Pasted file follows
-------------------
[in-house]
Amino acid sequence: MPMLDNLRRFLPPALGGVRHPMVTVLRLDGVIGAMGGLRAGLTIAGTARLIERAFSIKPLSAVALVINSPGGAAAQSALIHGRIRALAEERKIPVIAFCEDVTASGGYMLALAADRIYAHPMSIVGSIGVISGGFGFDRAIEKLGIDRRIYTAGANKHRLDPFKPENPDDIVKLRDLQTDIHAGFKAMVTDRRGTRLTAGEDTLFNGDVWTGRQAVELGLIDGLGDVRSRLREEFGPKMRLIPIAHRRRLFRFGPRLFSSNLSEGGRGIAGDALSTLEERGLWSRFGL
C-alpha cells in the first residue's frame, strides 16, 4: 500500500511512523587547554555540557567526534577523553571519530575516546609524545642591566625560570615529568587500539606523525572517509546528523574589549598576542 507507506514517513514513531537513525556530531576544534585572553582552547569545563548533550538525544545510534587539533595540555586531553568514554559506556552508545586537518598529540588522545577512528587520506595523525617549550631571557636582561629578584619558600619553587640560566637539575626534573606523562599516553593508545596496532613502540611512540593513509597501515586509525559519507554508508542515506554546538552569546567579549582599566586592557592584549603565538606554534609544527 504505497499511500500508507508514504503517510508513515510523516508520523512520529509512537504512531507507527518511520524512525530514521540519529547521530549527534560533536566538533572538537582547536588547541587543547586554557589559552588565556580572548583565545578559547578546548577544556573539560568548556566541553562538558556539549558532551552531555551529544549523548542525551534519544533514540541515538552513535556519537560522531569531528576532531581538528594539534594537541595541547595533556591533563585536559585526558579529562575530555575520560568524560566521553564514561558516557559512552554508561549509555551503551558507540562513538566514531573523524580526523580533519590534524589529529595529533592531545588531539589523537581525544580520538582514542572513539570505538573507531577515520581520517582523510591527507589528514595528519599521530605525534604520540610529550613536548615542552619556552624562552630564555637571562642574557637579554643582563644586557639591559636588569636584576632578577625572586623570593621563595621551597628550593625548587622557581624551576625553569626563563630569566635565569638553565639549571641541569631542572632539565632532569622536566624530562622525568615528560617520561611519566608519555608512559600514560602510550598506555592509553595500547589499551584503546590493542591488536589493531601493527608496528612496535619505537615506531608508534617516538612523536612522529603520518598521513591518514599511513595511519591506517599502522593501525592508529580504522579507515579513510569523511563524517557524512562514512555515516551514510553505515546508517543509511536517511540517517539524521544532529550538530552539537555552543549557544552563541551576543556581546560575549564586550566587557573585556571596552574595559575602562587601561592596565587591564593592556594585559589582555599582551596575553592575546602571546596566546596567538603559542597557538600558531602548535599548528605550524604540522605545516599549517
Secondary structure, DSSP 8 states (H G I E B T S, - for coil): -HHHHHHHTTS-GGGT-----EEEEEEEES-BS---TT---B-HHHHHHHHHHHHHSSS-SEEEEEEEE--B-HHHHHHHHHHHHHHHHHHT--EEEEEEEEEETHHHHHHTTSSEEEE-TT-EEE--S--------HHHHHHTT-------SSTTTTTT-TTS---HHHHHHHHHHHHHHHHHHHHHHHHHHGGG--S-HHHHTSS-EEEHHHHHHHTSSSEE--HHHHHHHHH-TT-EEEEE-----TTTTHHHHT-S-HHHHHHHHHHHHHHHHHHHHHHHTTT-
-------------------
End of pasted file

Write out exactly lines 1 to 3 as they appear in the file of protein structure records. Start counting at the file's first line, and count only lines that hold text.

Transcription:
[in-house]
Amino acid sequence: MPMLDNLRRFLPPALGGVRHPMVTVLRLDGVIGAMGGLRAGLTIAGTARLIERAFSIKPLSAVALVINSPGGAAAQSALIHGRIRALAEERKIPVIAFCEDVTASGGYMLALAADRIYAHPMSIVGSIGVISGGFGFDRAIEKLGIDRRIYTAGANKHRLDPFKPENPDDIVKLRDLQTDIHAGFKAMVTDRRGTRLTAGEDTLFNGDVWTGRQAVELGLIDGLGDVRSRLREEFGPKMRLIPIAHRRRLFRFGPRLFSSNLSEGGRGIAGDALSTLEERGLWSRFGL
C-alpha cells in the first residue's frame, strides 16, 4: 500500500511512523587547554555540557567526534577523553571519530575516546609524545642591566625560570615529568587500539606523525572517509546528523574589549598576542 507507506514517513514513531537513525556530531576544534585572553582552547569545563548533550538525544545510534587539533595540555586531553568514554559506556552508545586537518598529540588522545577512528587520506595523525617549550631571557636582561629578584619558600619553587640560566637539575626534573606523562599516553593508545596496532613502540611512540593513509597501515586509525559519507554508508542515506554546538552569546567579549582599566586592557592584549603565538606554534609544527 504505497499511500500508507508514504503517510508513515510523516508520523512520529509512537504512531507507527518511520524512525530514521540519529547521530549527534560533536566538533572538537582547536588547541587543547586554557589559552588565556580572548583565545578559547578546548577544556573539560568548556566541553562538558556539549558532551552531555551529544549523548542525551534519544533514540541515538552513535556519537560522531569531528576532531581538528594539534594537541595541547595533556591533563585536559585526558579529562575530555575520560568524560566521553564514561558516557559512552554508561549509555551503551558507540562513538566514531573523524580526523580533519590534524589529529595529533592531545588531539589523537581525544580520538582514542572513539570505538573507531577515520581520517582523510591527507589528514595528519599521530605525534604520540610529550613536548615542552619556552624562552630564555637571562642574557637579554643582563644586557639591559636588569636584576632578577625572586623570593621563595621551597628550593625548587622557581624551576625553569626563563630569566635565569638553565639549571641541569631542572632539565632532569622536566624530562622525568615528560617520561611519566608519555608512559600514560602510550598506555592509553595500547589499551584503546590493542591488536589493531601493527608496528612496535619505537615506531608508534617516538612523536612522529603520518598521513591518514599511513595511519591506517599502522593501525592508529580504522579507515579513510569523511563524517557524512562514512555515516551514510553505515546508517543509511536517511540517517539524521544532529550538530552539537555552543549557544552563541551576543556581546560575549564586550566587557573585556571596552574595559575602562587601561592596565587591564593592556594585559589582555599582551596575553592575546602571546596566546596567538603559542597557538600558531602548535599548528605550524604540522605545516599549517